"... We propose a novel formalism, called Frame Logic (abbr., Flogic), that accounts in a clean and declarative fashion for most of the structural aspects of objectoriented and framebased languages. These features include object identity, complex objects, inheritance, polymorphic types, query methods, ..."
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Cited by 876 (65 self)
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, encapsulation, and others. In a sense, Flogic stands in the same relationship to the objectoriented paradigm as classical predicate calculus stands to relational programming. Flogic has a modeltheoretic semantics and a sound and complete resolutionbased proof theory. A small number of fundamental concepts
The complexity of theoremproving procedures
 IN STOC
, 1971
"... It is shown that any recognition problem solved by a polynomial timebounded nondeterministic Turing machine can be “reduced” to the problem of determining whether a given propositional formula is a tautology. Here “reduced ” means, roughly speaking, that the first problem can be solved deterministi ..."
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Cited by 1050 (5 self)
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of two given graphs is isomorphic to a subgraph of the second. Other examples are discussed. A method of measuring the complexity of proof procedures for the predicate calculus is introduced and discussed. Throughout this paper, a set of strings 1 means a set of strings on some fixed, large, finite
A translation approach to portable ontology specifications
 KNOWLEDGE ACQUISITION
, 1993
"... To support the sharing and reuse of formally represented knowledge among AI systems, it is useful to define the common vocabulary in which shared knowledge is represented. A specification of a representational vocabulary for a shared domain of discourse — definitions of classes, relations, functions ..."
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Cited by 3365 (9 self)
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, functions, and other objects — is called an ontology. This paper describes a mechanism for defining ontologies that are portable over representation systems. Definitions written in a standard format for predicate calculus are translated by a system called Ontolingua into specialized representations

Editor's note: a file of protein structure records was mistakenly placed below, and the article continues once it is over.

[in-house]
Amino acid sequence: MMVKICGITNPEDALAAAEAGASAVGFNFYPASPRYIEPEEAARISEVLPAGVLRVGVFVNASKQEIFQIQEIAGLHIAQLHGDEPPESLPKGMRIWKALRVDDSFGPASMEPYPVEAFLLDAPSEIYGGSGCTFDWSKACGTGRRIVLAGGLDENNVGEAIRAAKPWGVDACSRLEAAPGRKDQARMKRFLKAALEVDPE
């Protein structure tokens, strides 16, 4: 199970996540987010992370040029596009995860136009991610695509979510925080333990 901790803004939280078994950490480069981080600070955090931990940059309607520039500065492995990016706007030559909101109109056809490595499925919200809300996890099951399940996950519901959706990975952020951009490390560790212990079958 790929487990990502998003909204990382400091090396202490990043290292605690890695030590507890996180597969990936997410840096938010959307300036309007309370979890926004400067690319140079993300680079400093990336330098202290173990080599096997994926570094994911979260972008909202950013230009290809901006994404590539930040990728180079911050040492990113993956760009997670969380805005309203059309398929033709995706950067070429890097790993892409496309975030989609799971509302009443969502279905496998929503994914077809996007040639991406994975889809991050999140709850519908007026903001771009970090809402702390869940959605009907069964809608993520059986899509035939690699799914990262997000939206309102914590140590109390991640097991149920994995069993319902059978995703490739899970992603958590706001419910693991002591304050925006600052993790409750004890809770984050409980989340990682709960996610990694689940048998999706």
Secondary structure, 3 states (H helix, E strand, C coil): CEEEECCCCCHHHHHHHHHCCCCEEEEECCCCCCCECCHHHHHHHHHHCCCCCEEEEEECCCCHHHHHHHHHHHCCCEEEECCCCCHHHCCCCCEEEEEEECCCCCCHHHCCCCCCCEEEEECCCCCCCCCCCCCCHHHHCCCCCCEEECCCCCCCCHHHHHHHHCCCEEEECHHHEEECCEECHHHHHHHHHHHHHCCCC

Construction of abstract state graphs with PVS
, 1997
"... We describe in this paper a method based on abstract interpretation which, from a theoretical point of view, is similar to the splitting methods proposed in [DGG93, Dam96] but the weaker abstract transition relation we use, allows us to construct automatically abstract state graphs paying a reasonab ..."
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Cited by 742 (10 self)
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reasonable price. We consider a particular set of abstract states: the set of the monomials on a set of state predicates ' 1 ; :::; ' ` . The successor of an abstract state m for a transition ø of the program is the least monomial satisfied by all successors via ø of concrete states satisfying m
The fundamental properties of natural numbers
 Journal of Formalized Mathematics
, 1989
"... Summary. Some fundamental properties of addition, multiplication, order relations, exact division, the remainder, divisibility, the least common multiple, the greatest common divisor are presented. A proof of Euclid algorithm is also given. MML Identifier:NAT_1. WWW:http://mizar.org/JFM/Vol1/nat_1.h ..."
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Cited by 688 (73 self)
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Summary. Some fundamental properties of addition, multiplication, order relations, exact division, the remainder, divisibility, the least common multiple, the greatest common divisor are presented. A proof of Euclid algorithm is also given. MML Identifier:NAT_1. WWW:http://mizar.org/JFM/Vol1/nat_1